UMaine Narratives - Advanced Technologies for Forestry and Agriculture
The U.S. Department of Energy awarded more than $712,000 to UMaine chemical and biological engineering professors Peter van Walsum and Clay Wheeler for a three-year project to create a high-quality transportation fuel from renewable biomass resources.
In addition, the nearby Old Town pulp mill, in partnership with UMaine’s Forest Bioproducts Research Institute (FBRI), received a $30 million award in 2008 to design, build, and operate a small-scale commercial integrated biorefinery. The foundation for this project involves the transfer of technology from FBRI labs to private industry, and would create a forest-based cellulosic biofuel value stream for the mill in addition to its normal pulping process. FBRI was also selected to receive $4.8M from the Maine Technology Asset Fund to create a supporting technology center on the mill site.
Hardwood extract from the kraft pulping process and seaweed by-products from extracting carrageenan—primarily used as a natural food additive—will be fermented into organic acids.
The acids will be chemically upgraded into high-quality liquid fuels, such asethanol and butanol.
The result will be superior, more energy- dense fuels with more miles per gallon; less volatility, which equals less air pollution; and easy blending with gasoline, requiring fewer changes to current infrastructure.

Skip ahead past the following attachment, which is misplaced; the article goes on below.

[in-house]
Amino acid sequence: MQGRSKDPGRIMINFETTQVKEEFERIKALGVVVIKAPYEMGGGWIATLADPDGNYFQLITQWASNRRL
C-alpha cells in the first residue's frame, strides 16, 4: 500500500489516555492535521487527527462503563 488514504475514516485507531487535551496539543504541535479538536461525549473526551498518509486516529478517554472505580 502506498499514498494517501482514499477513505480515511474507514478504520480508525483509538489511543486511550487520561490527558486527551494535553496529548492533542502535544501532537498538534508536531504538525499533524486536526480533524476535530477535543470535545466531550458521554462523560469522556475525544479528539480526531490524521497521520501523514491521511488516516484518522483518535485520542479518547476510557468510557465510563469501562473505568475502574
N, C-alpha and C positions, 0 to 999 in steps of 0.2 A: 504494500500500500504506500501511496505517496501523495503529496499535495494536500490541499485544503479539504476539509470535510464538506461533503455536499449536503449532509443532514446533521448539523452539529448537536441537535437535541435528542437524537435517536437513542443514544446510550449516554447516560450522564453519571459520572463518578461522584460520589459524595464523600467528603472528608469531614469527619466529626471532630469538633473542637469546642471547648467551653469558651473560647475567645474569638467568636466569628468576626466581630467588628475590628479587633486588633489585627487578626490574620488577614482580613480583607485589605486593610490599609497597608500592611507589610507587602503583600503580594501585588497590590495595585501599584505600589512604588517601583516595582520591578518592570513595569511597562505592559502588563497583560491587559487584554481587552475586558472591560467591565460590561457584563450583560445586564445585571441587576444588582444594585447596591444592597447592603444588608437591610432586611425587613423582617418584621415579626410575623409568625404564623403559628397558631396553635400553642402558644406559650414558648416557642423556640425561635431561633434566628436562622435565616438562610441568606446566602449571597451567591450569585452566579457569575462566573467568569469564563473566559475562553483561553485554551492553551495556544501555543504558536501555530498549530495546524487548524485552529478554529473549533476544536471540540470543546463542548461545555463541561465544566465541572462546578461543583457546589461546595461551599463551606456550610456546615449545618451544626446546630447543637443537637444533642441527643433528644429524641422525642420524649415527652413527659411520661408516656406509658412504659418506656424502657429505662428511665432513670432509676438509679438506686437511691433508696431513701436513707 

What’s Next: Making Plastic From Potatoes
Researchers at UMaine continue the collaboration with the Bangor-based Environmental Health Strategy Center/Tides Center, which recently received a $500,000 Maine Technology Institute Cluster Initiative Award to support a Sustainable Bioplastics Initiative.
This is the third part of a project that started with an MTI seed grant to research the feasibility of making polylactic acid (PLA) plastics—found in yogurt containers and disposable utensils—using the starch from cull potatoes.
UMaine researchers also have discovered that wood by-products from Maine’s forest product facilities, such as pulp mills, are viable sources of fermentable sugars.
The only U.S. plant currently making PLA plastic is inNebraska, using corn to produce the necessary starch. Companies wanting non-GMO materials (most corn based PLA is from GMO corn) don’t have any options, but Maine is poised to fill that void while creating jobs and developing a new industry for the state.